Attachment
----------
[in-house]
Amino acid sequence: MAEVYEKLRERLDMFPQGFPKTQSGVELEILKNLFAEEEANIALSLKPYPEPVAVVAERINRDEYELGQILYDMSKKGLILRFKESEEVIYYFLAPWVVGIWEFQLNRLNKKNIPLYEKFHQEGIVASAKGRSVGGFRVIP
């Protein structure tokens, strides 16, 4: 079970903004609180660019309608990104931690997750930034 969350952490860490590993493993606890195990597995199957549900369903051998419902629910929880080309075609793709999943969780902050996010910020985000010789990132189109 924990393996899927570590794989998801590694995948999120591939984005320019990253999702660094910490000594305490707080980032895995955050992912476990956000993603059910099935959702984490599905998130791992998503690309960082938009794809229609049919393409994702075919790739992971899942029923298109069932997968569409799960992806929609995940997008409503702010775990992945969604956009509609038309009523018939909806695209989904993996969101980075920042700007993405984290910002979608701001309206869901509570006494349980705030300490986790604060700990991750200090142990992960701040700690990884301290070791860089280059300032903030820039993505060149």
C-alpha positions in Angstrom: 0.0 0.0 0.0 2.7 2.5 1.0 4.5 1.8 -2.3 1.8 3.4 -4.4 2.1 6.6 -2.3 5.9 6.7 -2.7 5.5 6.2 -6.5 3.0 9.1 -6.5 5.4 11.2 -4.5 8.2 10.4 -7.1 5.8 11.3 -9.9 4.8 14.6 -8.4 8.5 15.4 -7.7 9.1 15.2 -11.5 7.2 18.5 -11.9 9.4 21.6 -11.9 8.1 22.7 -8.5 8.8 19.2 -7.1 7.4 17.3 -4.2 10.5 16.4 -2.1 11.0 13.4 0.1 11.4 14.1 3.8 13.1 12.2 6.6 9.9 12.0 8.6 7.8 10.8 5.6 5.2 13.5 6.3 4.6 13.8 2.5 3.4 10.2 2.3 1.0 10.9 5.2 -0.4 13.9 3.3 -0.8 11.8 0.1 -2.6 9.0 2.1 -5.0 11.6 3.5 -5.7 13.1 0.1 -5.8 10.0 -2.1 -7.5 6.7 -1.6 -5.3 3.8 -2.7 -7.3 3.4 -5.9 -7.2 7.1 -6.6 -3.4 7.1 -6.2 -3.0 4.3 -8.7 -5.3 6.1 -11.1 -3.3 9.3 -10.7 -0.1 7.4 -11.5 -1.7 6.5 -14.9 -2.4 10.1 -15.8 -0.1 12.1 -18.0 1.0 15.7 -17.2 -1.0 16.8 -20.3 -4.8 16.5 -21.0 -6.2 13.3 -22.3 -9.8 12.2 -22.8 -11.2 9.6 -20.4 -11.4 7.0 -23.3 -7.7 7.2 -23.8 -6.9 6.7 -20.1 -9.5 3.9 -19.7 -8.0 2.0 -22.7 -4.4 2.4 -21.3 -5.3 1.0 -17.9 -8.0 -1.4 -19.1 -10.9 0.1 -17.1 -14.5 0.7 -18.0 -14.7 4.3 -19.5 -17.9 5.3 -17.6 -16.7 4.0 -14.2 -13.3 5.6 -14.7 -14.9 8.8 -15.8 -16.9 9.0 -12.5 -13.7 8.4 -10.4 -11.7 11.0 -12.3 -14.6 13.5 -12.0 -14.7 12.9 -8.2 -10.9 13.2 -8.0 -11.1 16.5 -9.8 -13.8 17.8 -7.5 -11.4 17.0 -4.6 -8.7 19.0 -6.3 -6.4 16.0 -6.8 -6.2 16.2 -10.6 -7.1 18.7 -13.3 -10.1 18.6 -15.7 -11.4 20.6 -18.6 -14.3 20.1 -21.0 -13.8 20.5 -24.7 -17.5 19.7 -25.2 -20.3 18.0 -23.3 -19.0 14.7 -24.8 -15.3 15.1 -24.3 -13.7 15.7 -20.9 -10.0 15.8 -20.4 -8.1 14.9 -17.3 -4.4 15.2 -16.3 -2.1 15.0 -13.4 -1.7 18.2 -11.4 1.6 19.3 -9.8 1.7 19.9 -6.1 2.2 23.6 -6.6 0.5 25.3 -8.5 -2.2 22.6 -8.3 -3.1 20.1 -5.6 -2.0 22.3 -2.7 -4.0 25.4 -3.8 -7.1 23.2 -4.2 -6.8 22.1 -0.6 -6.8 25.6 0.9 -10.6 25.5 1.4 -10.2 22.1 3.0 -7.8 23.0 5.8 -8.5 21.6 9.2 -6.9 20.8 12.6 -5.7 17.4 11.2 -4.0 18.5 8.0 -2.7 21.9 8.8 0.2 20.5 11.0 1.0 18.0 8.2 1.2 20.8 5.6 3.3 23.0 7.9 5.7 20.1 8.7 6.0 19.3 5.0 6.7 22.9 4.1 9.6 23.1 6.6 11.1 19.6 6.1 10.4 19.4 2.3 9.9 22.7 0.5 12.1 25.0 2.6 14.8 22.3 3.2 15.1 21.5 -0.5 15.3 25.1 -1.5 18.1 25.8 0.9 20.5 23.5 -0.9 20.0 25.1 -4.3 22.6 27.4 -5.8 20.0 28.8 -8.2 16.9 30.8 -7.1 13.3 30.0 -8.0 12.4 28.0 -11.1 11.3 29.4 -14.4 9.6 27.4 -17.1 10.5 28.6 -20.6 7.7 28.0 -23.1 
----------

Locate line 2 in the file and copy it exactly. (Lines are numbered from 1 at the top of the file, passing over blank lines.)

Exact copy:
Amino acid sequence: MAEVYEKLRERLDMFPQGFPKTQSGVELEILKNLFAEEEANIALSLKPYPEPVAVVAERINRDEYELGQILYDMSKKGLILRFKESEEVIYYFLAPWVVGIWEFQLNRLNKKNIPLYEKFHQEGIVASAKGRSVGGFRVIP